Film Friday: Even Ringo Starr Is Better Than Roland Emmerich
Torontoist has been acquired by Daily Hive Toronto - Your City. Now. Click here to learn more.




Film Friday: Even Ringo Starr Is Better Than Roland Emmerich

If there’s something that all critics know, it’s that it’s great fun to rip apart something that’s incredibly bad. Especially if you know the person who made it deserves it. So as a result there’s a regular bounty of great criticism thrown at Roland Emmerich’s 10,000 B.C. The guy has foisted some of the worst, laziest, most idiotic films on the public ever (his take on Godzilla should have had him tried in the Hague) and just the trailer of 10,000 B.C. seemed like it was intentionally trying to make us stupider.
The Globe and Mail’s Liam Lacey takes an early lead with, “Emmerich and co-writer Harold Kloser are clearly open to capricious historical invention, so it was a bit disappointing not to see a passing Mayan checking his sundial watch, or Noah sailing by waving hello from his arc’s [sic] upper deck,” but Eye’s Adam Nayman also wins us over with a reference to The Warriors. Can’t miss the Star’s Peter Howell, either, for his use of the word “crapitude.”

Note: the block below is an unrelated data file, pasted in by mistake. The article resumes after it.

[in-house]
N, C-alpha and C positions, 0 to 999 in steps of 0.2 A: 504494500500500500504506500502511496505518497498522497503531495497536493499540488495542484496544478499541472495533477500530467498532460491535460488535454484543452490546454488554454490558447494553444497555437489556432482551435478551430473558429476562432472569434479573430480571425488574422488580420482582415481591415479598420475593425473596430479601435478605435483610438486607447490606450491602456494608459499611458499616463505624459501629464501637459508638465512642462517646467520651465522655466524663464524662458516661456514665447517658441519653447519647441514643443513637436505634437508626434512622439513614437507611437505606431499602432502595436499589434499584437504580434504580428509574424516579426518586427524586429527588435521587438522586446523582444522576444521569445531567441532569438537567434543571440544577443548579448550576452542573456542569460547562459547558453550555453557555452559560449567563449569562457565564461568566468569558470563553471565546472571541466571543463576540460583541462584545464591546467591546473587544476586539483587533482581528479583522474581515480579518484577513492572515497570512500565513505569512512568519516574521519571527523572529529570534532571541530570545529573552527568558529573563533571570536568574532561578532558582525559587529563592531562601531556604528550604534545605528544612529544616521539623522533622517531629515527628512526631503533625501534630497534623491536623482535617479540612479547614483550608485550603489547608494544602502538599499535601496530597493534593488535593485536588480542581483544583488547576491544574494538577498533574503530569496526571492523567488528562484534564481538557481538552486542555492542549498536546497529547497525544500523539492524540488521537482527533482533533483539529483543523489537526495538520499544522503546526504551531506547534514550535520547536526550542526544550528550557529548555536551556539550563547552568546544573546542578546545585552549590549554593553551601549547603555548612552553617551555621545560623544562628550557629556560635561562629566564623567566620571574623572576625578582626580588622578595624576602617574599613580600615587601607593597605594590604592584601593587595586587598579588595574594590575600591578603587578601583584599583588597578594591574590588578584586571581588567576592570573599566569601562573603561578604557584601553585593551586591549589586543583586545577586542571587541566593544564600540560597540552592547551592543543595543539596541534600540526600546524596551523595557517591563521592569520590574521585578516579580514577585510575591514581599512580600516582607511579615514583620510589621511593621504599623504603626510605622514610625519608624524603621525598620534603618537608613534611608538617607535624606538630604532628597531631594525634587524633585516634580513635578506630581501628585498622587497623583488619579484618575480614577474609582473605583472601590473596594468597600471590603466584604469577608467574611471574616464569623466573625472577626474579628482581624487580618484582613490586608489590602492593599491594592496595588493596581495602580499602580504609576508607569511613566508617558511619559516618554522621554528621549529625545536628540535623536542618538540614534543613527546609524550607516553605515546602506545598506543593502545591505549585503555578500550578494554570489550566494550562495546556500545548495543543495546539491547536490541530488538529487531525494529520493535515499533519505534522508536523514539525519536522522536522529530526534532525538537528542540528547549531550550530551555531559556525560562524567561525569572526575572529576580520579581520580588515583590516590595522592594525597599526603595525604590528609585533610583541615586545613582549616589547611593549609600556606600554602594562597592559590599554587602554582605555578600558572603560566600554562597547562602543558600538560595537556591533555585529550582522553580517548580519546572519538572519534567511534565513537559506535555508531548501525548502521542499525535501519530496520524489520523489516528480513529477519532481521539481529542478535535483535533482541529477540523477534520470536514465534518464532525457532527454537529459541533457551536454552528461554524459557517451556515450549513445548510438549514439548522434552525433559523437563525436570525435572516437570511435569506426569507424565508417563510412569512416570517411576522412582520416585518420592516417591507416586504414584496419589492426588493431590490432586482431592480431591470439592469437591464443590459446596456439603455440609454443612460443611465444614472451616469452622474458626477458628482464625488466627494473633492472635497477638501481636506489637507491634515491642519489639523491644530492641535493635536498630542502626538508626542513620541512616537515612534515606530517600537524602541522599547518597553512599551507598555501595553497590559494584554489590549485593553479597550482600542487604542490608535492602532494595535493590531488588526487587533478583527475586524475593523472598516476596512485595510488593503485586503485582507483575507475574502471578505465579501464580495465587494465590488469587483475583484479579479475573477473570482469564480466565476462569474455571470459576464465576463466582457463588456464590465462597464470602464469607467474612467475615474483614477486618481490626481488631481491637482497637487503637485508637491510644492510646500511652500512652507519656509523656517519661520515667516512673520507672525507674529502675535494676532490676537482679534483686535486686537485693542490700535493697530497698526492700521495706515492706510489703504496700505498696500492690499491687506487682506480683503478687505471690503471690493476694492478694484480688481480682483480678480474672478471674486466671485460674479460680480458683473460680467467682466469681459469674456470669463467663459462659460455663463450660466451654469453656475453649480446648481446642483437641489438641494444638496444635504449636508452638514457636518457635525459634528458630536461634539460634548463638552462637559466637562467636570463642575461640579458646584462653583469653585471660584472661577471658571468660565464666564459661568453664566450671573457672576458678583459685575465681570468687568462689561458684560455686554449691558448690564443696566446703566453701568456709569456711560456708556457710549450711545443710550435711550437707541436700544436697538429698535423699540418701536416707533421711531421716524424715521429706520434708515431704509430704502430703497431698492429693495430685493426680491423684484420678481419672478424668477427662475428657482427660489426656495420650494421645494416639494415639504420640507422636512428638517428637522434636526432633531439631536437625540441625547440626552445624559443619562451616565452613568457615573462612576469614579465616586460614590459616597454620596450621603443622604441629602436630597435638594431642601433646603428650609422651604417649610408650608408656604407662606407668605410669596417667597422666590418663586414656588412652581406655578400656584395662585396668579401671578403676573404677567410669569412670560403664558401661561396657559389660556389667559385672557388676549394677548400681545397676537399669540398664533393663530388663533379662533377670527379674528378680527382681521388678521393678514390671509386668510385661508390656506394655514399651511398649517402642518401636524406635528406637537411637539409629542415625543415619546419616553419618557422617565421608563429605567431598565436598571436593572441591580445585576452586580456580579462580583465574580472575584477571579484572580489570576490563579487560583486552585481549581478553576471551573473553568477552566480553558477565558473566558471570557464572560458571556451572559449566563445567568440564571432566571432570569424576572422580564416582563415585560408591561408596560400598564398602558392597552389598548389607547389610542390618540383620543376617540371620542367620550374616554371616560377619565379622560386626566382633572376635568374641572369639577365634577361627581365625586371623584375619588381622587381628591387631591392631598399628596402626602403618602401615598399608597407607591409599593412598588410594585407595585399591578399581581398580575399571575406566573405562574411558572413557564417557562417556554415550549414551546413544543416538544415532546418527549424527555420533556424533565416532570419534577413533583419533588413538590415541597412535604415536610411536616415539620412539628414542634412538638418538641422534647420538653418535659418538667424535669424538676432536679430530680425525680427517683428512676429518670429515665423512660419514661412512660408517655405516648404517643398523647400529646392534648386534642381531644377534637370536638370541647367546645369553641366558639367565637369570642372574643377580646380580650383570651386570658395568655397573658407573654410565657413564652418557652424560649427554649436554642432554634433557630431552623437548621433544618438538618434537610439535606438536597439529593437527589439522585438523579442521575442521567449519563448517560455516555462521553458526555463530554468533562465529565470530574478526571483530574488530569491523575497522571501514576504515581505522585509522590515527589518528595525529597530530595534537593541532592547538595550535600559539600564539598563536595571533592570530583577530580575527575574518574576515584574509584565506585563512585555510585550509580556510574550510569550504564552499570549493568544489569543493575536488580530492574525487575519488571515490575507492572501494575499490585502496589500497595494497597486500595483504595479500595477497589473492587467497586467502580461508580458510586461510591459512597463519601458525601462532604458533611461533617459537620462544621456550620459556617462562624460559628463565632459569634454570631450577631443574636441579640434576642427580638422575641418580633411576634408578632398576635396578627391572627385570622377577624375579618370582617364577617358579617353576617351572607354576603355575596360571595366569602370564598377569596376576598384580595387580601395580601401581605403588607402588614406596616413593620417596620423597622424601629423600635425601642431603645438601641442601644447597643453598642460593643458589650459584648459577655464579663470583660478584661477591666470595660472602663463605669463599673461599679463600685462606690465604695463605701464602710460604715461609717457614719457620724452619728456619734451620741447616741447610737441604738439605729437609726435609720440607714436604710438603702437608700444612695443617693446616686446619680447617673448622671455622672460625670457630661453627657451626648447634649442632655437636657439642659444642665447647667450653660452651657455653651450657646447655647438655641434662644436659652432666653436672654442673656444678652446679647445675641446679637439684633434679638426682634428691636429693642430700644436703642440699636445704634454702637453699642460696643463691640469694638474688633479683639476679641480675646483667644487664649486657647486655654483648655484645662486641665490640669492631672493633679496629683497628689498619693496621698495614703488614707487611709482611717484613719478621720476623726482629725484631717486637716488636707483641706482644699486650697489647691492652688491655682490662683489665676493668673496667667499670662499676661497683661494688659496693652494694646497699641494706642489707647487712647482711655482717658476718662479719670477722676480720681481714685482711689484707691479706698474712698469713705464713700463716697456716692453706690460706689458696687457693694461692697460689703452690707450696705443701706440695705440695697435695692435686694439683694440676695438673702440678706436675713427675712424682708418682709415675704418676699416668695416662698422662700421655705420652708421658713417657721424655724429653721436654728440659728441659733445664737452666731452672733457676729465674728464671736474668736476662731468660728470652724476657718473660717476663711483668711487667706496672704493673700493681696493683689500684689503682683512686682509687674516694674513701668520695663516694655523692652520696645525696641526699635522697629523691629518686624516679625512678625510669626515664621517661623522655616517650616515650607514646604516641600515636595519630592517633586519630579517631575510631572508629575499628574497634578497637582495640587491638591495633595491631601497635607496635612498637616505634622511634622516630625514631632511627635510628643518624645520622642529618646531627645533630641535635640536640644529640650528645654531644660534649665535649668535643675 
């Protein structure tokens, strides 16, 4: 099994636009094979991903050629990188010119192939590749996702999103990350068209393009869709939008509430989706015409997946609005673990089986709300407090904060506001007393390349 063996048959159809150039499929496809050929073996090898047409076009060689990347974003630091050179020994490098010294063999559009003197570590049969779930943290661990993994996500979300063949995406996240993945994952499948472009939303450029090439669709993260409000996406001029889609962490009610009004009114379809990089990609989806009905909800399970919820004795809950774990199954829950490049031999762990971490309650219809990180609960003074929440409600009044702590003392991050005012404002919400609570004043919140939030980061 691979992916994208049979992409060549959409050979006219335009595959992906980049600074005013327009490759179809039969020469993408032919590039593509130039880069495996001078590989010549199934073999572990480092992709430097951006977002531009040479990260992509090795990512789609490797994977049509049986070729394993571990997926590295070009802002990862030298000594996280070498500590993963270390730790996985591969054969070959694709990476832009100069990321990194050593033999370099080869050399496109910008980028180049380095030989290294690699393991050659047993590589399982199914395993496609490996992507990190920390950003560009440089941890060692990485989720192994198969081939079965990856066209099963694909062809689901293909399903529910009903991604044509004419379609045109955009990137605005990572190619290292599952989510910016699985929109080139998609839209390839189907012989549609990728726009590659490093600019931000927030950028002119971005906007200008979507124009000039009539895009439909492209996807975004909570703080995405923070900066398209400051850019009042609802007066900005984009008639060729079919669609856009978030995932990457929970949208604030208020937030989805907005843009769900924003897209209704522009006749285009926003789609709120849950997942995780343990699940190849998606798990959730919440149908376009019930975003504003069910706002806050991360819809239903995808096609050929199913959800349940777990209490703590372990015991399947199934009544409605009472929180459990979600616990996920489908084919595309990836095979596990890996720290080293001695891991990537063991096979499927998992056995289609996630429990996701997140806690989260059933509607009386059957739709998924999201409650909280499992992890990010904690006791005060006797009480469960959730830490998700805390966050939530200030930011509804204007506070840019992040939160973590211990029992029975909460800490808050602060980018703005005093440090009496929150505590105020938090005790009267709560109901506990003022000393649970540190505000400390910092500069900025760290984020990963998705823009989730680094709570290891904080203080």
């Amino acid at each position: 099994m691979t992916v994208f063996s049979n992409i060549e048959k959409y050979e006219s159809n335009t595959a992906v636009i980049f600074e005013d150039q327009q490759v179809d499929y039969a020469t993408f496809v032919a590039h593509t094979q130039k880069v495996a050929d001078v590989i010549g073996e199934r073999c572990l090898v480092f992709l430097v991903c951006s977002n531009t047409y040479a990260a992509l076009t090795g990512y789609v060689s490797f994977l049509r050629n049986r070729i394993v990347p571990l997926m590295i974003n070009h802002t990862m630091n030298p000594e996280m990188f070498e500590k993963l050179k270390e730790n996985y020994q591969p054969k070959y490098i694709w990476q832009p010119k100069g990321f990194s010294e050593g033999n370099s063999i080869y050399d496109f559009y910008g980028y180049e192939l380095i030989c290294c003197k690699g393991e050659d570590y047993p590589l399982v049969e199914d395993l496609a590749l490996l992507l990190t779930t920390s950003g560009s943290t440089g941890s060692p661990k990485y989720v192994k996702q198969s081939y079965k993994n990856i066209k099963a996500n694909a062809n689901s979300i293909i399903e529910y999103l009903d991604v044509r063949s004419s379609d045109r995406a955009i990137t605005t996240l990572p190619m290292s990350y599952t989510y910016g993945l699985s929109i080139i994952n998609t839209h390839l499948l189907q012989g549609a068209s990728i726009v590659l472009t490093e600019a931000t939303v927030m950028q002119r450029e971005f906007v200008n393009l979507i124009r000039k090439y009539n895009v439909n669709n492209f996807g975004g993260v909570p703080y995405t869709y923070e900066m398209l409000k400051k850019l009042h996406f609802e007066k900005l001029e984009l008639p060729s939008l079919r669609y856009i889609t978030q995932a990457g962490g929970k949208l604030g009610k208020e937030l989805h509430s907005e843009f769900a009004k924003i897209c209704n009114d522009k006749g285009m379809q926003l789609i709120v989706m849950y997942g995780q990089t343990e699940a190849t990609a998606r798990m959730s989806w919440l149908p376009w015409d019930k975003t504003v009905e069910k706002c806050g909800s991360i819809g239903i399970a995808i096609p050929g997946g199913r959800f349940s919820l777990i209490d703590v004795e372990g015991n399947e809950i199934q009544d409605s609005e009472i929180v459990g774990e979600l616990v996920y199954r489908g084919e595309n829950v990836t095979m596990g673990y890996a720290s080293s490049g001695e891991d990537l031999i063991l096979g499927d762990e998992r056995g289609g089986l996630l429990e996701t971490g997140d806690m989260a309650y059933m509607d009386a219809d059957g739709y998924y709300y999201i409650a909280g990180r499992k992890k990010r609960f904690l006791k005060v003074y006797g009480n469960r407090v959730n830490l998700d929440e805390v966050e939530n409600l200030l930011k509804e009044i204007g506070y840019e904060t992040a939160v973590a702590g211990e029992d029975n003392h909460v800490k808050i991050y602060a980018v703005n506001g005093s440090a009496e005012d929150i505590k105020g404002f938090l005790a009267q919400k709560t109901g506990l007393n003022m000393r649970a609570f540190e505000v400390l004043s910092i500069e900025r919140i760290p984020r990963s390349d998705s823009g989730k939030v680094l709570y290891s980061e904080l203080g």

Probably the most interesting piece of criticism this week comes from NOW’s Susan G. Cole, though. Her review of Miss Pettigrew Lives for a Day is amusingly annoyed with Frances McDormand and Amy Adams to the exclusion of all else. Adams is “grating” and “anyone who saw her performance at the Oscars knows exactly what I’m talking about.” Do we?
Also out this week is Brit-crime heist-flick (or whatever we call this very exact genre) The Bank Job. It’s set in 1971, so unfortunately not one of the criminals will say to the other, “I was chatting up a bird when some prat pushed me. So I said, boyakasha and, like, mashed him up.”
Also this week: Cinematheque Ontario begins its Edward Yang retrospective (covered well by NOW’s Norm Wilner); the Bloor is showing The Diving Bell and the Butterfly all week and one of our favourites, Night of the Hunter, on Wednesday; and The Royal is showing Canadian Music Week stuff, including D Tour: A Tenacious Documentary at 6:30 p.m. tomorrow night. Dealing with the fallout from their (terrible, unwatchably terrible) big-budget film during their supporting tour, it sounds pretty good!